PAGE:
In that event, the monthly mortgage payment would amount to $1,145.80, while the total mortgage principal and interest payment over 360 months would amount to $412,486.82. Total interest paid over the course of the loan would be $172,486.82 – representing a total savings of over $50,000 on your mortgage interest payments.
That’s why it’s important to keep a sharp eye on interest rates. All things being equal, and with good credit, a savvy home buyer strikes when rates are lower, and can save a bundle on the deal.
3. When Your Financial Situation Is Optimal
The best time to buy a new home can also be when you’re cash flush, your credit score is strong, and you don’t have a lot of large debts.
This could be the case in several scenarios:
- You just finished paying off your student loans, and have extra cash for a home.
- You just received a big raise or bonus, and you have more money for a good down payment.
- You just got married, and between two spousal incomes, you have more cash for a new home purchase.
- You just sold your home of 20 years (for example) and with plenty of cash liquidity in the home, you have plenty of money to buy a new home, without having to resort to a big mortgage.
- You just finished paying off your kids’ college costs, and have extra cash for a home purchase.
- You just received a big family inheritance, and you have the money to buy a home.
Of course, here are no absolutes in the above cases, as everyone’s personal financial situation is unique.
The larger takeaway still holds though – the more money you have on hand, the better time it is to buy a new home without having to depend too much on a large, interest-heavy mortgage loan.
4. When Inventories Are High
Another great time to buy a home is when there are plenty of homes available on the market, and home sellers need to be price competitive to sell their homes and get them off the market.
Usually home inventories are heaviest in the spring and summer selling seasons, where plenty of families put their homes on the market because foot traffic is heavy and because buyers want to move in before Labor Day, and get their kids ready for school.
Data shows that the highest month for home-for-sale inventories is May, followed by April and June. The months with the lowest inventories are December, November and January, in that order.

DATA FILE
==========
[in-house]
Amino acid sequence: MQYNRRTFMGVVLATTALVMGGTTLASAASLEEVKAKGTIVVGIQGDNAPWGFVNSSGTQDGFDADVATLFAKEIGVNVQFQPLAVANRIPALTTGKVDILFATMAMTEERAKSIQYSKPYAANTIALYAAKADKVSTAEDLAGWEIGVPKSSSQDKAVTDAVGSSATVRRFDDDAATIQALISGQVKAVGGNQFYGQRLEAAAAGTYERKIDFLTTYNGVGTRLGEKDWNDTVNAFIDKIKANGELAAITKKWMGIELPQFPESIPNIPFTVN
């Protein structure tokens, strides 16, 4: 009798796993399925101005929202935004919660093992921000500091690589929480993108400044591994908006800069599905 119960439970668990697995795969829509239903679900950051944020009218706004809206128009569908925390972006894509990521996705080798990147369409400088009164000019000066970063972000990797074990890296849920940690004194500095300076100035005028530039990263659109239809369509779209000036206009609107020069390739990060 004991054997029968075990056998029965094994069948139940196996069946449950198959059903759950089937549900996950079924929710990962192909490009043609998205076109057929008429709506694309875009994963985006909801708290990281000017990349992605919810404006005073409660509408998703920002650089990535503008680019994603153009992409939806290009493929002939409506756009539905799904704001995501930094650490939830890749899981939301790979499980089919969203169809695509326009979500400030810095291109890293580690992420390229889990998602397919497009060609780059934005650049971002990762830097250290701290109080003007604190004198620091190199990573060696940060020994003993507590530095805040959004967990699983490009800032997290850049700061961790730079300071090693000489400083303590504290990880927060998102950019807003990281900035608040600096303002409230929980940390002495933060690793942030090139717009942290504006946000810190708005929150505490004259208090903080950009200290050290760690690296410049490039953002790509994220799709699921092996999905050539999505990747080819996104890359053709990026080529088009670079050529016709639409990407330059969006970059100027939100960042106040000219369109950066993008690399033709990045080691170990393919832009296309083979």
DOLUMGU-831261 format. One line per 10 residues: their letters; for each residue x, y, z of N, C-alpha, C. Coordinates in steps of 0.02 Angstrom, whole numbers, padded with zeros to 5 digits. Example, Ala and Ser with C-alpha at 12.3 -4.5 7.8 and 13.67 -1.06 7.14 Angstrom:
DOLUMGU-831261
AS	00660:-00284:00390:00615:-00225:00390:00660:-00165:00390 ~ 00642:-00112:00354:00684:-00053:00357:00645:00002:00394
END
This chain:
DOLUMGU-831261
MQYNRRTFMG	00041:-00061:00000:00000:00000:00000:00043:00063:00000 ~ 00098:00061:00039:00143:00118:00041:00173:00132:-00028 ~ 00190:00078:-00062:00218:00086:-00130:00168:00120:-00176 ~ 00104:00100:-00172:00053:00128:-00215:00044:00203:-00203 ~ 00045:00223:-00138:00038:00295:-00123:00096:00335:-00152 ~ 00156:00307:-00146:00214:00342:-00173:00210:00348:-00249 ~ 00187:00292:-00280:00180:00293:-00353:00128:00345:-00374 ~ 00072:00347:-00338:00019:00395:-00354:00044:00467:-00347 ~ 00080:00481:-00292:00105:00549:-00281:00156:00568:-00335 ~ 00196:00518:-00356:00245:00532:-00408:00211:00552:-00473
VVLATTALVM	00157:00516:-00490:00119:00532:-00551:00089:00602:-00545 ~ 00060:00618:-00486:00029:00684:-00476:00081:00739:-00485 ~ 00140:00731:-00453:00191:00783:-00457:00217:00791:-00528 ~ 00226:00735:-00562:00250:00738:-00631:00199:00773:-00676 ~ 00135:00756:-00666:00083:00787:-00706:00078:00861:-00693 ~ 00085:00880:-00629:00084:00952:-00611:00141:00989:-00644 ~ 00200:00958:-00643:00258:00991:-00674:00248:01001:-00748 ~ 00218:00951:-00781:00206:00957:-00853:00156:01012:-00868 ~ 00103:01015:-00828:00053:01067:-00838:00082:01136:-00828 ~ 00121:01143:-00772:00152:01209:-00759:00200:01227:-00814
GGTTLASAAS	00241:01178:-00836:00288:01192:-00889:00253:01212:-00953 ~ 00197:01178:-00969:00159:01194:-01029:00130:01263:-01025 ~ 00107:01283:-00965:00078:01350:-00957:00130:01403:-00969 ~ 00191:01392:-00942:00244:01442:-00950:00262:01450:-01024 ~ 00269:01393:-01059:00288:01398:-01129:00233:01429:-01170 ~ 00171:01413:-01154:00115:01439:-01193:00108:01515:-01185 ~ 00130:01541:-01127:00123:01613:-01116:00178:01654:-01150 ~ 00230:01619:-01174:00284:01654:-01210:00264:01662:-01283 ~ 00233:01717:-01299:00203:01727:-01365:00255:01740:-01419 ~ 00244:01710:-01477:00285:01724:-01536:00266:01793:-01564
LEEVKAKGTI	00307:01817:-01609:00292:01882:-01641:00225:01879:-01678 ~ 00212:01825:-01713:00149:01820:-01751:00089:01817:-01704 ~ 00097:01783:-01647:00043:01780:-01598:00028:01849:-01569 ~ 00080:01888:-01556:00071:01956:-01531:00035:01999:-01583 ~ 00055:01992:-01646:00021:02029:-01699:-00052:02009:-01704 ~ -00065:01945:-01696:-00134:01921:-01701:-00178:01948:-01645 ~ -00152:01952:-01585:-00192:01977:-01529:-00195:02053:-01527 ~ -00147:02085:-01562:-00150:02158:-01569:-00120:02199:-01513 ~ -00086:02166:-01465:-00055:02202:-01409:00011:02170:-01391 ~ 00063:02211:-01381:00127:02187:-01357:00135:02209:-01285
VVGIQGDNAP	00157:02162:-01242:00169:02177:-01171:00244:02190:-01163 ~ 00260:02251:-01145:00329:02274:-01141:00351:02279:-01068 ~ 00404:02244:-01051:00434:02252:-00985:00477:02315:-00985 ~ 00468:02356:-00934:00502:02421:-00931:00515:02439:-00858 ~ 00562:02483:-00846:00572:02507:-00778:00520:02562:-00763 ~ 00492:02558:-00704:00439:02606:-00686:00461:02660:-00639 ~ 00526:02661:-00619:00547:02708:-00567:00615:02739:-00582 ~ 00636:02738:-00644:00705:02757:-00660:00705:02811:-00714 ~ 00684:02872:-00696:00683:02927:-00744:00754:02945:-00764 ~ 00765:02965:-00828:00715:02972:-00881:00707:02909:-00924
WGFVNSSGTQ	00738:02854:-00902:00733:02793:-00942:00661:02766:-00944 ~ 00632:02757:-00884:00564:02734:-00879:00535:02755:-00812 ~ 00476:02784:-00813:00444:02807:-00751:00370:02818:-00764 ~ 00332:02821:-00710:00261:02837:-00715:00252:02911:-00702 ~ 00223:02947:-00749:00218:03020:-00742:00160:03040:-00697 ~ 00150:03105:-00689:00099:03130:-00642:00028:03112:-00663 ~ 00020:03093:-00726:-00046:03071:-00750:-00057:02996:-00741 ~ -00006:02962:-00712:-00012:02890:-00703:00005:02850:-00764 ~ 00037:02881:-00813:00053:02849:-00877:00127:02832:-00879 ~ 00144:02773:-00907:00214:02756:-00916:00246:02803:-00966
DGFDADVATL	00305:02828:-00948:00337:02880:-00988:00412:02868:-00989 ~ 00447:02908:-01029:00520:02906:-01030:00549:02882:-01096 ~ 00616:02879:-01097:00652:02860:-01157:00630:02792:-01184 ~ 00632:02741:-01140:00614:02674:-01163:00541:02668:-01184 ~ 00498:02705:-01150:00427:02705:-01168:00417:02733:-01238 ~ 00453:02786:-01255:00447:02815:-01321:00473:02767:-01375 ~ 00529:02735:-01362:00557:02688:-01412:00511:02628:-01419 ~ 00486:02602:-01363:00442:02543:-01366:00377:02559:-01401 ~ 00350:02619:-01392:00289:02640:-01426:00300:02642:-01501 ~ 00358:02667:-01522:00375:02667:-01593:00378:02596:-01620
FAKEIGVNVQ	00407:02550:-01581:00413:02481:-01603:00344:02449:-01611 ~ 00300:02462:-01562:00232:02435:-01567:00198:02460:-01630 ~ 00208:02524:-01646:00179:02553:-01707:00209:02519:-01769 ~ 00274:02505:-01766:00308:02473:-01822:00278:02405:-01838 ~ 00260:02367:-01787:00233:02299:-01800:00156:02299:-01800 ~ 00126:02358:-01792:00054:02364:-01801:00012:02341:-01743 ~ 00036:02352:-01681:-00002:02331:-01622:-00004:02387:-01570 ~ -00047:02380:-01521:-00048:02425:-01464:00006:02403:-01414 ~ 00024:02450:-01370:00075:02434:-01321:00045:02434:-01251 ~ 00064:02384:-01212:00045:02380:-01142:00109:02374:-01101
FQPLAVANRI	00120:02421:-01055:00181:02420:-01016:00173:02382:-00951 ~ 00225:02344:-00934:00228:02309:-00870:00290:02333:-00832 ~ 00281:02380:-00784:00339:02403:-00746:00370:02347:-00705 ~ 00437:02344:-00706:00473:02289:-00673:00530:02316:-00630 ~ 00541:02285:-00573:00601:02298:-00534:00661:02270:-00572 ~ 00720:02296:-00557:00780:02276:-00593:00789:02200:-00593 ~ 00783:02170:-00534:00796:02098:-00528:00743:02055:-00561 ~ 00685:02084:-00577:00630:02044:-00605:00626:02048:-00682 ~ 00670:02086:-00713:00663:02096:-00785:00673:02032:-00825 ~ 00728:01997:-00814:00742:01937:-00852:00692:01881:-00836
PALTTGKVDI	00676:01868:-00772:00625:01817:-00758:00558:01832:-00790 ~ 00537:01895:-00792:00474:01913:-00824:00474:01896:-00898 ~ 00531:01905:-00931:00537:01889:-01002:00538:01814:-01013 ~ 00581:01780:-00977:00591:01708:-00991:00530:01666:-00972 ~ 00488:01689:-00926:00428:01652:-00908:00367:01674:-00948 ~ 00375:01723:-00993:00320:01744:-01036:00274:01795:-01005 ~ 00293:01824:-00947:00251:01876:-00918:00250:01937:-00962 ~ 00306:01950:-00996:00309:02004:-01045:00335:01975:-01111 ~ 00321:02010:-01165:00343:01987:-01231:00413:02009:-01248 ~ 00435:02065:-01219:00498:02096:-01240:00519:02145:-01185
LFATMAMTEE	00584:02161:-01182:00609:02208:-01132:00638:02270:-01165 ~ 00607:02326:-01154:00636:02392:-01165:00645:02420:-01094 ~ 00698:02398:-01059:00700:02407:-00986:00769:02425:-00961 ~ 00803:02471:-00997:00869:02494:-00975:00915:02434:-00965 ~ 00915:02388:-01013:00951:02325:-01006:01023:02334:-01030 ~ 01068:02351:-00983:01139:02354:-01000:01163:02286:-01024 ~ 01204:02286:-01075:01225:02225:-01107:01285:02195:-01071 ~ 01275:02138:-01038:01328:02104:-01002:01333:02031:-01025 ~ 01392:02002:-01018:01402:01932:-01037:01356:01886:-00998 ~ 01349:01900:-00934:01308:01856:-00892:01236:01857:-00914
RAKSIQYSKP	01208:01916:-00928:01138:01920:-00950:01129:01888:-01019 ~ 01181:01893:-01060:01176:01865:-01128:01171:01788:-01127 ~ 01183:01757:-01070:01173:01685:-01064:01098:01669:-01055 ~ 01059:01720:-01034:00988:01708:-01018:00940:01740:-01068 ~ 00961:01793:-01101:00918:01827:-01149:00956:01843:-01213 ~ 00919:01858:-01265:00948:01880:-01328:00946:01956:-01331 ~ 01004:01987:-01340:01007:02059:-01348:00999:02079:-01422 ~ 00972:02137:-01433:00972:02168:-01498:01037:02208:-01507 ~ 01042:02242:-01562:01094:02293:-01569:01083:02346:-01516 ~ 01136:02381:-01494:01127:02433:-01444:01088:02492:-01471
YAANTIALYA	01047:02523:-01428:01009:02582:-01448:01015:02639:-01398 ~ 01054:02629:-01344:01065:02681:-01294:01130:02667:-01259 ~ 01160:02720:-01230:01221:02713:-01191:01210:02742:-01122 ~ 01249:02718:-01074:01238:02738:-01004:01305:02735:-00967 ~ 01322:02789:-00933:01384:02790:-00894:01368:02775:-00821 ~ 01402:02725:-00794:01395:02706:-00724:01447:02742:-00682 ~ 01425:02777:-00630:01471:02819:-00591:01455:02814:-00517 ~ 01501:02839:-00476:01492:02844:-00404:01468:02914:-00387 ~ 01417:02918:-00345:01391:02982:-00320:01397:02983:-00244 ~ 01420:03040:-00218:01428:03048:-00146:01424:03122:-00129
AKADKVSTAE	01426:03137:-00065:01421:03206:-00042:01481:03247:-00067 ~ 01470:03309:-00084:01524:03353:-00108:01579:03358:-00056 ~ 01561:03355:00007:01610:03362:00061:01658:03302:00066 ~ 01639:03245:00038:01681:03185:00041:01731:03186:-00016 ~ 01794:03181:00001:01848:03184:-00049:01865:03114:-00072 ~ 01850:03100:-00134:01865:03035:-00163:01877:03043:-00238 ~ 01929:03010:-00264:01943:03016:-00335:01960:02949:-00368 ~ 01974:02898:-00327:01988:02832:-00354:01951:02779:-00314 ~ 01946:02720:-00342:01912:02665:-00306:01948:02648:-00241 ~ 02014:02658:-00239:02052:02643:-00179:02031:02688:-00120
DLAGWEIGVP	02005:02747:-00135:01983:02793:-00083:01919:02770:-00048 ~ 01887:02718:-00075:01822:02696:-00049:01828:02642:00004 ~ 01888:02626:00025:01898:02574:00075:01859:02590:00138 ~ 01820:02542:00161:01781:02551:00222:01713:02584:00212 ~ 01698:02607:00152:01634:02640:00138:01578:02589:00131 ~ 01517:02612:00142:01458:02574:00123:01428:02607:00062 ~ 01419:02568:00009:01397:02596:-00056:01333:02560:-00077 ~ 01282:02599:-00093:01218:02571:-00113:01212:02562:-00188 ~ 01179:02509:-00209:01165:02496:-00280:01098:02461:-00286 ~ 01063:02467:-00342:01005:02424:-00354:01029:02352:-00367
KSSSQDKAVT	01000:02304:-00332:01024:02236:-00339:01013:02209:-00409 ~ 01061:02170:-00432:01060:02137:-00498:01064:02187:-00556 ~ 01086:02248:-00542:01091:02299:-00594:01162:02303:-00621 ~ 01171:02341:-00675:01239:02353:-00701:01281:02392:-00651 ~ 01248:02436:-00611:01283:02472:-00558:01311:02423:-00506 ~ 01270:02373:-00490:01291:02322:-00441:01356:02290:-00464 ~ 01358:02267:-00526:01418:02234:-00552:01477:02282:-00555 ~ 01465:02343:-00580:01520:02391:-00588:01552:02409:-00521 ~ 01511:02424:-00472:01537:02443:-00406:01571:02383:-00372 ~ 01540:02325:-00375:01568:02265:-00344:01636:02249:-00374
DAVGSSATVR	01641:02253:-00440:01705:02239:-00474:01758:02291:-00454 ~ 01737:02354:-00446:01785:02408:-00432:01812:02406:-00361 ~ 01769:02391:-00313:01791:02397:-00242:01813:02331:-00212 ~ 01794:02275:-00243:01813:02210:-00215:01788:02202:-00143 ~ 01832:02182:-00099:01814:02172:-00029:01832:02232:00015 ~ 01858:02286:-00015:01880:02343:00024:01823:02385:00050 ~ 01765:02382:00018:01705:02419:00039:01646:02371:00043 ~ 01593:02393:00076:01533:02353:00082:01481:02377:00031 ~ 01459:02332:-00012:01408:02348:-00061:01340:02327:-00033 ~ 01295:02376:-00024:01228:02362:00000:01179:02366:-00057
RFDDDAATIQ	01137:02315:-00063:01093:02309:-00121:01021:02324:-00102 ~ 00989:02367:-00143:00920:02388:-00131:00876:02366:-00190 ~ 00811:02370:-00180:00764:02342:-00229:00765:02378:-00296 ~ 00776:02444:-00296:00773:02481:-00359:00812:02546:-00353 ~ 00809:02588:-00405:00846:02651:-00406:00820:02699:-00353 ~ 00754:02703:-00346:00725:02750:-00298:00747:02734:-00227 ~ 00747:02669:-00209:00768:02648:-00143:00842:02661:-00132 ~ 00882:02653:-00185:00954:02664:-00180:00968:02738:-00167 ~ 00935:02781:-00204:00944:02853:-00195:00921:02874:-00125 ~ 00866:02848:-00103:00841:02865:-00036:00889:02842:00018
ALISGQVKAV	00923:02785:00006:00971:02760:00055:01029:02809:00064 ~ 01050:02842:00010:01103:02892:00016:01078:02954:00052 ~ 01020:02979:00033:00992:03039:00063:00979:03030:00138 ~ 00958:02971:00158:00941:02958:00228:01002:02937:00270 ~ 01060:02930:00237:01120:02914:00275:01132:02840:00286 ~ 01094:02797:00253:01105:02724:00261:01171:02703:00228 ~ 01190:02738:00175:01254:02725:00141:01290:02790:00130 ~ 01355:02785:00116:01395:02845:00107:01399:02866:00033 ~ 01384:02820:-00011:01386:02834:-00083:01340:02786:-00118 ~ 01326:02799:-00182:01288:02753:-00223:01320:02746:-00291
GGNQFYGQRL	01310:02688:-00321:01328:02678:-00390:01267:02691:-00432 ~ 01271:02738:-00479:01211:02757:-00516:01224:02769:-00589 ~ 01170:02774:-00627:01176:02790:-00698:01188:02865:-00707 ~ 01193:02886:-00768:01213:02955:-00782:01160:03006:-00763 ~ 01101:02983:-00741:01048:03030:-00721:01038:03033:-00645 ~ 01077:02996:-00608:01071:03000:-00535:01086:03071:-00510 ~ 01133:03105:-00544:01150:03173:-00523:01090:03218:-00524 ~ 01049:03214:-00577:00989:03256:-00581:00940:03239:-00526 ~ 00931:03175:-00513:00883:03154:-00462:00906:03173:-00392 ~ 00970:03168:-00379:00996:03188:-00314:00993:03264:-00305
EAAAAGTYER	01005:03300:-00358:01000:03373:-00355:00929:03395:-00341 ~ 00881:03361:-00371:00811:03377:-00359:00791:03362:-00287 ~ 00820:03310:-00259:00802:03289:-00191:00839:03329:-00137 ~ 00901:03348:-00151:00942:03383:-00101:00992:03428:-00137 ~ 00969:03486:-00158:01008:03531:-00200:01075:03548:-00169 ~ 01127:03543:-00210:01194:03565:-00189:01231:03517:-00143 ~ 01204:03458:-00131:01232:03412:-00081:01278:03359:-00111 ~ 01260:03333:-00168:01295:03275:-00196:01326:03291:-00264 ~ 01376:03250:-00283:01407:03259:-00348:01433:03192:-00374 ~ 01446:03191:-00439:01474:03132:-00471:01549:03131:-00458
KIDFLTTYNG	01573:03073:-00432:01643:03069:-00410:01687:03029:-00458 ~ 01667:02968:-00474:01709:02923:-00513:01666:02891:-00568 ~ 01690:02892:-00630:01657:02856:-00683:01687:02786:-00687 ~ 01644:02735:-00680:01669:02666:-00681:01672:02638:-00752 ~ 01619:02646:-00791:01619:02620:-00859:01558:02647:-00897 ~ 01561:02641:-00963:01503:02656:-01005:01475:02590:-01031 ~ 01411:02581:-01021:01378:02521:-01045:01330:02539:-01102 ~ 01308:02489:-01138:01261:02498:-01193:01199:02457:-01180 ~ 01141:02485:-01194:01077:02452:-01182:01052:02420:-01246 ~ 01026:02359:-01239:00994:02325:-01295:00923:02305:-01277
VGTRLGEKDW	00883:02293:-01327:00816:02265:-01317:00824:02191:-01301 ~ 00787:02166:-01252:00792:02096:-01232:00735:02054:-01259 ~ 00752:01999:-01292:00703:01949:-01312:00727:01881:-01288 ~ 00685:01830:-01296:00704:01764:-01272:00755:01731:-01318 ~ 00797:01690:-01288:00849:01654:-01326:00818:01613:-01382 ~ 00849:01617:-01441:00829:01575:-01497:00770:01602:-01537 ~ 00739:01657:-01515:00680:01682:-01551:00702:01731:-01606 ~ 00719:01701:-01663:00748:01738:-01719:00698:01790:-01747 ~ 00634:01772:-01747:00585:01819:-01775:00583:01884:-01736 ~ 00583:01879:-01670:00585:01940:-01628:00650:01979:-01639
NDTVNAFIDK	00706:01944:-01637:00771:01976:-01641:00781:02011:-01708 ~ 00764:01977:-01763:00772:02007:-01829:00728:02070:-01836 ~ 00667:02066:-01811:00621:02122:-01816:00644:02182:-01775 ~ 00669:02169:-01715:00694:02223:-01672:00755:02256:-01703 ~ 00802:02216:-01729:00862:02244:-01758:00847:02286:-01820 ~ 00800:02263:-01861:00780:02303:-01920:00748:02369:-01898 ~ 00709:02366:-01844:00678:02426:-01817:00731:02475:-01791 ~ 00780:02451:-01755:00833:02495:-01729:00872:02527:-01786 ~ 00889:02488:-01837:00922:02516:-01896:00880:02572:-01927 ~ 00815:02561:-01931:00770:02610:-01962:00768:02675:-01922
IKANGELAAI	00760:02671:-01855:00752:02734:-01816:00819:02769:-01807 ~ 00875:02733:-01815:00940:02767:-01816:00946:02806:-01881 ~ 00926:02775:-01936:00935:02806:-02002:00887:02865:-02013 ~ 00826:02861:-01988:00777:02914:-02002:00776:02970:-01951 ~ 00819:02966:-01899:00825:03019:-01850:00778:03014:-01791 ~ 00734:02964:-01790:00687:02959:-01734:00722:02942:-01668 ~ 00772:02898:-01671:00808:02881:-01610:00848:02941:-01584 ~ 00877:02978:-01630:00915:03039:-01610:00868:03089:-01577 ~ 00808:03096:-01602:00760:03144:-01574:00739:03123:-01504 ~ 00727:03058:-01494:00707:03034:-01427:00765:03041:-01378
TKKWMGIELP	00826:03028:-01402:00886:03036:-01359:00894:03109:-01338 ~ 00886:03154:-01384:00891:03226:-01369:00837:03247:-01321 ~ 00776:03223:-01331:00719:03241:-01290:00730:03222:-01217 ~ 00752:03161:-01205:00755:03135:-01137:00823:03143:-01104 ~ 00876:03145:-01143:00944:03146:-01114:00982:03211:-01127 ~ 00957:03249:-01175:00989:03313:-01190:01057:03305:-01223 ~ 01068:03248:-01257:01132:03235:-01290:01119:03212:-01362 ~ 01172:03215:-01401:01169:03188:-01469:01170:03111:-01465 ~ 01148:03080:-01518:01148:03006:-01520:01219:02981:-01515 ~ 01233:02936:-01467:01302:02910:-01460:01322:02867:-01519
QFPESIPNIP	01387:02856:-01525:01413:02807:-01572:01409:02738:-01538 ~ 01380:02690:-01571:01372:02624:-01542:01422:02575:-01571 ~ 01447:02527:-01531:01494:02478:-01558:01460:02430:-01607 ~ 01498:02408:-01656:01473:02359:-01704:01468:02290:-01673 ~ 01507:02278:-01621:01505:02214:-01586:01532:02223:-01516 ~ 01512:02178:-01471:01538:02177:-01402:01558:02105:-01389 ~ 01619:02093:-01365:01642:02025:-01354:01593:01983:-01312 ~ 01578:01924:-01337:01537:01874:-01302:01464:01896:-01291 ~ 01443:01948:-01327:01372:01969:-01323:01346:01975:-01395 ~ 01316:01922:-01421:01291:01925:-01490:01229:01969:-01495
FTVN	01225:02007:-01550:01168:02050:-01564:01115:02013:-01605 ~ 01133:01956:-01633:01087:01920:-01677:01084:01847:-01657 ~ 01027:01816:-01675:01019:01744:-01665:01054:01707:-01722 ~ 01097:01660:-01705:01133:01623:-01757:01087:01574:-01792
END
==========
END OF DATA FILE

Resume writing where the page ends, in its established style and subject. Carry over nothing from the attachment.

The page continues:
Again, you might be able to strike a great deal in the winter months, as owners are more likely to have to sell their homes. But the data shows there are more homes on the market, and more competition on price, in the spring and summer seasons.
5. When the Economy Is Doing Well
It’s worth looking at key economic indicators like housing starts and the U.S. unemployment figures when evaluating the best time to buy a home.
Besides the likely fact that since the economy is doing well, you must be doing well, too, there are other factors in play when studying the economy. That’s particularly the case with two key indicators:
- New construction. When new home construction is strong, there are more homes to buy, and ample supply almost always relieves pressure on home prices. That’s a good time to act if you have the cash and are ready to buy a new home.
- Income and employment numbers. When consumer sentiment is strong, consumer income is up, and employment is near maximum levels, buyers typically have more cash to buy a new home, and stronger credit that translates into lower mortgage interest payments. That could be a good time to buy a home, too – when you’re cash flush.
Buy a Home When It Feels Right for You
Again, there are no hard and fast rules here – just the likely (but not guaranteed) tendencies, time lines and trends that combine to make it a good time to buy a home.
Leverage the factors listed above and see if they don’t spark something deep down inside of you, the great American home buyer, and see if you can’t get a great deal on the home of your dreams.